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Women In Wellness: Rebecca Parekh and Sarrah Hallock On The Five Lifestyle Tweaks That Will Help Support People’s Journey Towards Better Wellbeing

An Interview With Candice Georgiadis

Move a little every day. If you can’t squeeze in a workout in, take a walking meeting, stretch off the side of the couch while you are watching TV, take a walk after dinner. Just move.

As a part of my series about the women in wellness, I had the pleasure of interviewing Rebecca Parekh and Sarrah Hallock.

Rebecca Parekh is the Co-Founder and CEO of THE WELL, a New York City based wellness provider pioneering a new way to care for your health. Before transitioning to the health and wellness sector, Parekh spent 10 years at Deutsche Bank Securities, focused primarily on structured credit, covering hedge funds and private equity firms as Head of the US Private Institutional Client Group and Head of Cross Product Sales. She is on the Board of Directors of Ares Commercial Real Estate Corporation and was previously the COO for Deepak Chopra Radical Well-Being.

Sarrah Hallock is the Co-Founder and COO of THE WELL. Prior to founding THE WELL, she was the Brand Director for vitaminwater, where she oversaw triple digit growth from the brand’s inception through to the sale to The Coca Cola Company. Hallock was also former VP of Marketing and investor for bai, an enhanced water beverage that was sold to Dr Pepper Snapple Group, and WTRMLN WTR before earning health coaching certifications from Duke Integrative Medicine and the Institute of Integrative Nutrition.

Thank you so much for joining us in this interview series! Our readers would love to “get to know you” better. Can you share your “backstory” with us?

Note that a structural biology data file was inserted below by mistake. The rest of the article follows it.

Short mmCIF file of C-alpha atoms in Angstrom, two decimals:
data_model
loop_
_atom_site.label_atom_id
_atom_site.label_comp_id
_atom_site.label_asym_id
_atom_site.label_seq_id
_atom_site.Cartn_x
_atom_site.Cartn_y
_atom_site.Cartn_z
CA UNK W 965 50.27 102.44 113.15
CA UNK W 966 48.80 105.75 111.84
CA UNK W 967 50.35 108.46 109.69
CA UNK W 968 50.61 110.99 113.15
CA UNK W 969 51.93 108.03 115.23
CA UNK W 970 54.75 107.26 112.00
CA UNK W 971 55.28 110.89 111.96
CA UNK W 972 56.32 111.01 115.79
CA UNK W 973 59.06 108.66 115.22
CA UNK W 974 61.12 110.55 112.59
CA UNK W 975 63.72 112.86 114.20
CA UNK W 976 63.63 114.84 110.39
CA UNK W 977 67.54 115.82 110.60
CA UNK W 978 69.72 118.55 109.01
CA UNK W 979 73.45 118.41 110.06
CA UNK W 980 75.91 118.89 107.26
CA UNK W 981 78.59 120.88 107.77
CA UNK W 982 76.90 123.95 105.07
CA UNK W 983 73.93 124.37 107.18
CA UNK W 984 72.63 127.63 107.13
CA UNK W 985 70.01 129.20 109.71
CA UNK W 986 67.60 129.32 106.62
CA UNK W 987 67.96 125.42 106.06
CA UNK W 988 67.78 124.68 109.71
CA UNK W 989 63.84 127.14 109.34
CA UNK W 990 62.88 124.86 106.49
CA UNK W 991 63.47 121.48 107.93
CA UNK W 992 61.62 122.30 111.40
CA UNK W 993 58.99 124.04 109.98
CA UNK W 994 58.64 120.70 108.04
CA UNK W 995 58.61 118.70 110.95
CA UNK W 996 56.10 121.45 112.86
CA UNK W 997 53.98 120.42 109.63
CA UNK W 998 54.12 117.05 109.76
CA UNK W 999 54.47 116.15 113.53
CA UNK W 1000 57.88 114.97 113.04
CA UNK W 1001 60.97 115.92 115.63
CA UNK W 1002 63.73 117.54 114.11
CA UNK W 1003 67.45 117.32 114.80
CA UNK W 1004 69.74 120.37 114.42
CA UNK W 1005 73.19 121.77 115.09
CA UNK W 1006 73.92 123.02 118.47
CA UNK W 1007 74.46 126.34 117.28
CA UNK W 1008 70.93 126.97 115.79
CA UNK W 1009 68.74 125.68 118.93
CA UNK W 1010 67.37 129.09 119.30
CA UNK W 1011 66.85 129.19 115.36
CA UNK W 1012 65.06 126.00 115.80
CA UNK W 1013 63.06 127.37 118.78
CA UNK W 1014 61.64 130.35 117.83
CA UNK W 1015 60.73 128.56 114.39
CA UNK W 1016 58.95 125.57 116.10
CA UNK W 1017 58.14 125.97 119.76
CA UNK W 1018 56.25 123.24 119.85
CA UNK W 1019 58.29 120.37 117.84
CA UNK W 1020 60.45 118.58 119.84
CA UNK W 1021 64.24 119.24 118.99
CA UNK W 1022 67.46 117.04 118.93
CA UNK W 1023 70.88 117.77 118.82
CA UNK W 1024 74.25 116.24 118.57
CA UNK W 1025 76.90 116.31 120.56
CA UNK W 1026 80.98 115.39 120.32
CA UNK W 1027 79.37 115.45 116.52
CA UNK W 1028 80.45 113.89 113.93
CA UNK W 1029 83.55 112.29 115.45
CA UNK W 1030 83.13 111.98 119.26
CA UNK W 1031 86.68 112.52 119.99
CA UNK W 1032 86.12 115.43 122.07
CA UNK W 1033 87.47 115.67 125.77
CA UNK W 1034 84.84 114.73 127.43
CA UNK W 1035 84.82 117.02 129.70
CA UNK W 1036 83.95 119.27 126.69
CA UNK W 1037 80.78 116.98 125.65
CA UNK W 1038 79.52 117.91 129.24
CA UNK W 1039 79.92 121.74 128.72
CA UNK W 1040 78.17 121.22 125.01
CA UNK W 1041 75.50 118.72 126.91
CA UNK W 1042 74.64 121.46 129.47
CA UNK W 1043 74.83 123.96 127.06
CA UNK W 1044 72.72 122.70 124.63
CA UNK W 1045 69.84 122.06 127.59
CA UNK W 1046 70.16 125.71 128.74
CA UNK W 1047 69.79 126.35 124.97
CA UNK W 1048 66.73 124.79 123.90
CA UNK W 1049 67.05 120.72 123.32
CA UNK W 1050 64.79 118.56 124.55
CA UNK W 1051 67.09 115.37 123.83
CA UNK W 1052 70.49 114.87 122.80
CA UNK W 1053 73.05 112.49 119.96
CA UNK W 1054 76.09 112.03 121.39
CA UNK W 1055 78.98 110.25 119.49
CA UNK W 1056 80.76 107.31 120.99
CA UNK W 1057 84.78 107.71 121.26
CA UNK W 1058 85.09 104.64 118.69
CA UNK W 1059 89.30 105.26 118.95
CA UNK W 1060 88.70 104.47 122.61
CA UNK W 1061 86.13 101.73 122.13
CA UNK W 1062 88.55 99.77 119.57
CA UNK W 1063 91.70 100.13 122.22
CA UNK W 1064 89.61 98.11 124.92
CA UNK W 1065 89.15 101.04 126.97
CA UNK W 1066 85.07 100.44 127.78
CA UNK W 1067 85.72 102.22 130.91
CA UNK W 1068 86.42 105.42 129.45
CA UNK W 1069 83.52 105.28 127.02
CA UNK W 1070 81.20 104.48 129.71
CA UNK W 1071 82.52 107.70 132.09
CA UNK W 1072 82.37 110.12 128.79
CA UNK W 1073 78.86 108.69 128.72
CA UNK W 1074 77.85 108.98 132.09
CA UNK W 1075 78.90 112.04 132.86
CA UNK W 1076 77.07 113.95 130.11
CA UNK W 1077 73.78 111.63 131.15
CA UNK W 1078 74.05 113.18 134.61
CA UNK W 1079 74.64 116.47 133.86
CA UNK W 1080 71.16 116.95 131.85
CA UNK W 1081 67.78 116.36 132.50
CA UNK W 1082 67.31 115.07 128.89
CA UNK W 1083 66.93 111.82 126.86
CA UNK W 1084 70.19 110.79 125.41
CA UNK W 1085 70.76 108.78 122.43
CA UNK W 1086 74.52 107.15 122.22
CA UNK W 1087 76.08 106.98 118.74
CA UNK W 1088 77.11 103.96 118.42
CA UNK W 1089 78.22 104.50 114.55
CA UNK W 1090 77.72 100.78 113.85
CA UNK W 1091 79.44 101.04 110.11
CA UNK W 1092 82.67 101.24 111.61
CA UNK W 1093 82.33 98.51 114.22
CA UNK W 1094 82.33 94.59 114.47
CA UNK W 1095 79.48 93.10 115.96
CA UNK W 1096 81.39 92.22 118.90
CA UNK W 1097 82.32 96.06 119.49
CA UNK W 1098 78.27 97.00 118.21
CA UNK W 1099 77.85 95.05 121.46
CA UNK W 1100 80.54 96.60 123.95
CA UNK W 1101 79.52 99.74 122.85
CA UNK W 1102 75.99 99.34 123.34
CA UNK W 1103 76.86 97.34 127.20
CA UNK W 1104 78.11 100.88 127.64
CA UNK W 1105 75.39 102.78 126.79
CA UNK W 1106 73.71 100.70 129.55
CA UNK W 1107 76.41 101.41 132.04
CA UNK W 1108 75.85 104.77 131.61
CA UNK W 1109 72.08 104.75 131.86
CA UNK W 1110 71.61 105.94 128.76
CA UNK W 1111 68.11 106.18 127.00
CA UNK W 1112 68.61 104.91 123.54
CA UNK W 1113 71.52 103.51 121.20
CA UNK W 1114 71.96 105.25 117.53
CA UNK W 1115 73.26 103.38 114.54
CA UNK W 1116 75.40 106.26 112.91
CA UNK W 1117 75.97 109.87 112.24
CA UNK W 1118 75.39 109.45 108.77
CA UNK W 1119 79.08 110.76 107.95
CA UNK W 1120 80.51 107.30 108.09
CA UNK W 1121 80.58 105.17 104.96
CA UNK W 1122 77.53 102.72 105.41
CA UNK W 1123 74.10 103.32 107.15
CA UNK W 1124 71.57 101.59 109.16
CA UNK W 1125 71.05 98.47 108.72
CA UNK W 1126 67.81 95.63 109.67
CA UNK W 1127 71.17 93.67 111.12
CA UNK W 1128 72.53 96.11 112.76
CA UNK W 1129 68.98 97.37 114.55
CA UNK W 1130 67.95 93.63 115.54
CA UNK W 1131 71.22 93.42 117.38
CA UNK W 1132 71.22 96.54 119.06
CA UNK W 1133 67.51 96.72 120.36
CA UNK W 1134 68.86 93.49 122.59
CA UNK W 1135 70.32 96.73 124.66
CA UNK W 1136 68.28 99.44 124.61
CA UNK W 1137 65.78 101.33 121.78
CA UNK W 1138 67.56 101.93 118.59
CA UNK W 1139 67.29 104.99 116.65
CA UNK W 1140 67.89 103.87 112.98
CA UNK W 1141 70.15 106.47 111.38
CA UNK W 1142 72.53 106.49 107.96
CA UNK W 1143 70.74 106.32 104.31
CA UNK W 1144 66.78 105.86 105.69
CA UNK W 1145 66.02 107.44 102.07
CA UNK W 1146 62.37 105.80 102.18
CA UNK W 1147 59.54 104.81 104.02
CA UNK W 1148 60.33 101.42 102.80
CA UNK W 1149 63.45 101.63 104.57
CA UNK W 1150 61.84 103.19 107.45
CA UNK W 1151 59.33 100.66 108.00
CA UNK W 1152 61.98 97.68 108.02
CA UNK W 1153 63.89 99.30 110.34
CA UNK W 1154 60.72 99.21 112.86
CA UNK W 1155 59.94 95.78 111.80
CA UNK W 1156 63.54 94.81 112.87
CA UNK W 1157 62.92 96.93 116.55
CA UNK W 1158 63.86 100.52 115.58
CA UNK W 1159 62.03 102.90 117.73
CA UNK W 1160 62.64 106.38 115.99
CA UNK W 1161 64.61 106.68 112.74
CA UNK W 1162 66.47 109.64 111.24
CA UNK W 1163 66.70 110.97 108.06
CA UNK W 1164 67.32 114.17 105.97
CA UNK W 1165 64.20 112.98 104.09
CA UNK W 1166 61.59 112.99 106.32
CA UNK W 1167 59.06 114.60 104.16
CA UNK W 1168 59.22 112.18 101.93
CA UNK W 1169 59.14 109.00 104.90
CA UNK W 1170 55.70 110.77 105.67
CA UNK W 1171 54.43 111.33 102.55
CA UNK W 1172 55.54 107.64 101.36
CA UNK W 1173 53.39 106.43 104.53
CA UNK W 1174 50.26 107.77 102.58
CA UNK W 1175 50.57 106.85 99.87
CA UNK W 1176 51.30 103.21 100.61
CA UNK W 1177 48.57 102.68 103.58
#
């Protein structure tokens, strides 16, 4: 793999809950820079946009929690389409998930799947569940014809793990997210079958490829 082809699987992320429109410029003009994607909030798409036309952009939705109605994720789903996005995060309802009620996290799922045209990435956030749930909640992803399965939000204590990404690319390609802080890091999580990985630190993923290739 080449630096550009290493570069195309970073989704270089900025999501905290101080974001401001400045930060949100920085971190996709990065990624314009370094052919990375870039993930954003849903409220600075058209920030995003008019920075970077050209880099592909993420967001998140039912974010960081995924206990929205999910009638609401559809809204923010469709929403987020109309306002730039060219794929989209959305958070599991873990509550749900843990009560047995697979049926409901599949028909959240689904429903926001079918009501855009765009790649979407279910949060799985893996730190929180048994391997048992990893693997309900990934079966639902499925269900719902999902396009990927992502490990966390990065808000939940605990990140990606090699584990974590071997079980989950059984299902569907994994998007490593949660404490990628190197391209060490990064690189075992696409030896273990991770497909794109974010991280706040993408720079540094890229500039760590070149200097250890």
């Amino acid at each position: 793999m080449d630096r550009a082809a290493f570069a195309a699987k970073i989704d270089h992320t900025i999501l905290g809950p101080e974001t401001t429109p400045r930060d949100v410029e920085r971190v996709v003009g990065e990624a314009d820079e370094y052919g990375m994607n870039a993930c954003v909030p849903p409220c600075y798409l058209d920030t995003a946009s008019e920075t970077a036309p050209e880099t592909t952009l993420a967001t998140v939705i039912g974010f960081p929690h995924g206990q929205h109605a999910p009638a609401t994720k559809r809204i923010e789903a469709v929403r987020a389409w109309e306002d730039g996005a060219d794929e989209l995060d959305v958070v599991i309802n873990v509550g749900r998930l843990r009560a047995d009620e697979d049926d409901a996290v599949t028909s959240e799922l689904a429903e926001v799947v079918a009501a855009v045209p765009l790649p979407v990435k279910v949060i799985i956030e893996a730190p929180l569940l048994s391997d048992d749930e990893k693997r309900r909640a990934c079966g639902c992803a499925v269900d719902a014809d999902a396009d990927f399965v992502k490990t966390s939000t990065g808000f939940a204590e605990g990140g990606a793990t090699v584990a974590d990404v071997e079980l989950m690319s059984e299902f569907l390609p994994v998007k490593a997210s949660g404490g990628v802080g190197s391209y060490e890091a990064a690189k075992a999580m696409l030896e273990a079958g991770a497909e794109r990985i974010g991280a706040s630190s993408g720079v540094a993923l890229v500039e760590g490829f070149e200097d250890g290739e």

Rebecca Parekh: I’ve always been interested in wellness. In fact, I took my first yoga class in utero — my mom was the teacher! But before dedicating myself to the health and wellness industry professionally, I spent a decade in finance working at Deutsche Bank Securities where I was Head of Cross Product Sales and Head of the US Private Institutional Client Group.

I later became COO of Deepak Chopra Radical Well-Being, which was a big step toward my ultimate professional goal — CoFounding THE WELL, where I serve as CoFounder and CEO. I envisioned a better way for people to care for themselves — with an integrated, personalized approach. Nobody was tackling the flaws in our fragmented healthcare system quite this way, so I decided to take it on.

I’m also deeply interested in the intersection of food and health, which is what inspired me to become an advisor to the Tufts Friedman School of Nutrition Entrepreneurship Program. In addition, I serve on the Board of Directors for Ares Commercial Real Estate Corporation along with several non-profit organizations, including Breakout Foundation and LIFE Camp.

Sarrah Hallock: My own personal health struggles with Hashimoto’s Disease are what started me on my wellness journey about 15 years ago. I experienced first-hand how finding the root-cause of symptoms and treating them holistically is critical to healing. That foundational truth is at the core of what we do at THE WELL, where I am CoFounder and COO.

Prior to starting THE WELL, I spent the bulk of my career in branding and marketing. I’ve served as Brand Director for Vitaminwater, overseeing triple-digit growth and the multibillion-dollar sale to The Coca Cola Company. I’ve held VP of Marketing positions for both bai, an enhanced water beverage, and WTRMLN WTR. I’ve also advised and invested in many other consumer brands. Eventually I left my career in marketing to earn health coaching certifications from Duke Integrative Medicine and the Institute of Integrative Nutrition.

Can you share the most interesting story that happened to you since you started your career? What were the main lessons or takeaways from that story?